When it comes to cooking chicken, safety is key. Properly cooked chicken ensures that harmful bacteria is eliminated, reducing the risk of foodborne illness. But what is the correct temperature for chicken to be safely cooked through? Let’s explore what the experts have to say on this topic.
How to Check if Chicken is Cooked through
The easiest way to ensure that chicken is cooked to a safe temperature is by using a food thermometer. Insert the thermometer into the thickest part of the chicken, making sure it doesn’t touch any bone or fat. The USDA recommends the following safe minimum internal temperatures for chicken:
|Type of Chicken
|Minimum Internal Temperature
|Breasts, Thighs, and Wings
Remember that the temperature may continue to rise for a few minutes after the chicken is removed from the heat, so it’s important to let it rest for at least three minutes before cutting into it.
Factors that Affect Chicken’s Safe Cooking Temperature
While 165°F is the safe minimum internal temperature for chicken, there are other factors that can impact how thoroughly chicken needs to be cooked:
Type of Chicken
The type of chicken you are cooking will impact the necessary cooking temperature. As mentioned above, whole chickens, breasts, thighs, wings, and ground chicken all have a recommended safe minimum internal temperature of 165°F. However, cooking times will vary based on the size and thickness of the chicken pieces. For example, a whole chicken will take longer to cook through than a chicken breast.
Fresh vs. Frozen Chicken
If you are cooking frozen chicken, it’s important to thaw it properly before cooking. Never thaw chicken at room temperature, as this can result in harmful bacteria growth. Instead, thaw chicken in the refrigerator or using cold water. It’s also important to note that frozen chicken may require longer cooking times than fresh chicken.
If you live at a high altitude, the lower air pressure can impact the boiling point of water, making it lower than at sea level. This means that it may take longer to cook chicken at high altitude.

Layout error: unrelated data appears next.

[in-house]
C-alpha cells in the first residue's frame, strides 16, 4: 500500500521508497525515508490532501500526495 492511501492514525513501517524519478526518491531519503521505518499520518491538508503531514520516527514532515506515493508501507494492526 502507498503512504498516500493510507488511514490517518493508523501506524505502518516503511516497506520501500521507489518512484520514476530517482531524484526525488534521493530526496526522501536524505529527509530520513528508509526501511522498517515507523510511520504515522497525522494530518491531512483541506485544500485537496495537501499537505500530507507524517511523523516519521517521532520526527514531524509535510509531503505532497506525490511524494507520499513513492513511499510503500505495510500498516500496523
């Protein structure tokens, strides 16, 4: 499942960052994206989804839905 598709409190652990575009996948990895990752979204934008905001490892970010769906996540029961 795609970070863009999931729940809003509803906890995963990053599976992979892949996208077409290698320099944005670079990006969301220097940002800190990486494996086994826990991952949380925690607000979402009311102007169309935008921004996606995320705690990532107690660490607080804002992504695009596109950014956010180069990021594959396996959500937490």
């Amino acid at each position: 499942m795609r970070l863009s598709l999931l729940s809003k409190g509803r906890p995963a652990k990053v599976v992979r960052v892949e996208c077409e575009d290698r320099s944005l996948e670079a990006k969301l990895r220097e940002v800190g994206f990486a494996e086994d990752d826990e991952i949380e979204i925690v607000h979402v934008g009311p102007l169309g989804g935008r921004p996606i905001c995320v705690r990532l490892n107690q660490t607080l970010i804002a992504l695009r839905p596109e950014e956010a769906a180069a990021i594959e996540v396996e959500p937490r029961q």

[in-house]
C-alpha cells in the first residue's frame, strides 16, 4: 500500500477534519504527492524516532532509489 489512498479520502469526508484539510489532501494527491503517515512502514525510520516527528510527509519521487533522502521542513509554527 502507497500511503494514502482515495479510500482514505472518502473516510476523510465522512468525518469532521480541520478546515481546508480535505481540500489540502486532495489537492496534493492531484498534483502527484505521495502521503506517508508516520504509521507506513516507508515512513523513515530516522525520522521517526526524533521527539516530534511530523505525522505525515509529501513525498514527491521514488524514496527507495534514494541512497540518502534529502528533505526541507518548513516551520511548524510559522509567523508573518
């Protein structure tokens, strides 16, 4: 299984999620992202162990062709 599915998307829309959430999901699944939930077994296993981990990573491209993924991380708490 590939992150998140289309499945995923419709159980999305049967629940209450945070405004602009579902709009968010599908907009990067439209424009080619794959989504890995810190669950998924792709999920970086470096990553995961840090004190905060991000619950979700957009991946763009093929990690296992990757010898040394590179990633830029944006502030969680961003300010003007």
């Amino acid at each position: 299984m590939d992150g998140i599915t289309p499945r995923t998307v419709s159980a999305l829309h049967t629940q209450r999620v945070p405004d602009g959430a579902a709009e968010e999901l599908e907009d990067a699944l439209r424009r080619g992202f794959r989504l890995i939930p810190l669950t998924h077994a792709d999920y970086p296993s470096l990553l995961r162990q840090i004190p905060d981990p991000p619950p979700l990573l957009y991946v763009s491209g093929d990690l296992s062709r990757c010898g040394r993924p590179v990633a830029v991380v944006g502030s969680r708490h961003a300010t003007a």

Common Misconceptions about Cooking Chicken
There are some common misconceptions about cooking chicken that are important to clear up:
The Color of the Meat
Many people believe that cooked chicken needs to be completely white to be safe to eat. However, this is not necessarily true. The color of the meat can be impacted by a variety of factors, including cooking method and the age of the chicken. The only way to know for sure if chicken is fully cooked and safe to eat is by using a food thermometer.
The Myth of “Juices Running Clear”
Another common misconception is that chicken is safe to eat when the juices run clear. In reality, the color of the juices is not a reliable indicator of whether or not the chicken is cooked through. Once again, using a food thermometer is the only way to know for sure.
Best Practices for Safe Chicken Cooking
Follow these best practices to ensure that your chicken is safely cooked:
- Use a food thermometer to check the internal temperature of the chicken
- Clean all surfaces and utensils that come into contact with raw chicken
- Cook chicken to an internal temperature of at least 165°F
- Let chicken rest for at least three minutes before cutting into it
Knowing the safe cooking temperature for chicken is key to preventing foodborne illness. Remember to always use a food thermometer and follow best practices for safe cooking. When in doubt, cook the chicken a little longer to ensure it is thoroughly cooked through.
- What is the recommended safe minimum internal temperature for chicken? The USDA recommends cooking chicken to an internal temperature of at least 165°F.
- How do I check if chicken is cooked through? Use a food thermometer to check the internal temperature of the chicken.
- Can chicken still be pink when it is fully cooked? Yes, the color of cooked chicken can vary based on a variety of factors. The only way to know for sure if chicken is cooked through is by using a food thermometer.
- How should I thaw frozen chicken? Thaw chicken in the refrigerator or using cold water. Never thaw chicken at room temperature.
USDA. (2021, February 22). Safe Minimum Cooking Temperatures. Food Safety and Inspection Service. https://www.fsis.usda.gov/food-safety/safe-minimum-internal-temperature-chart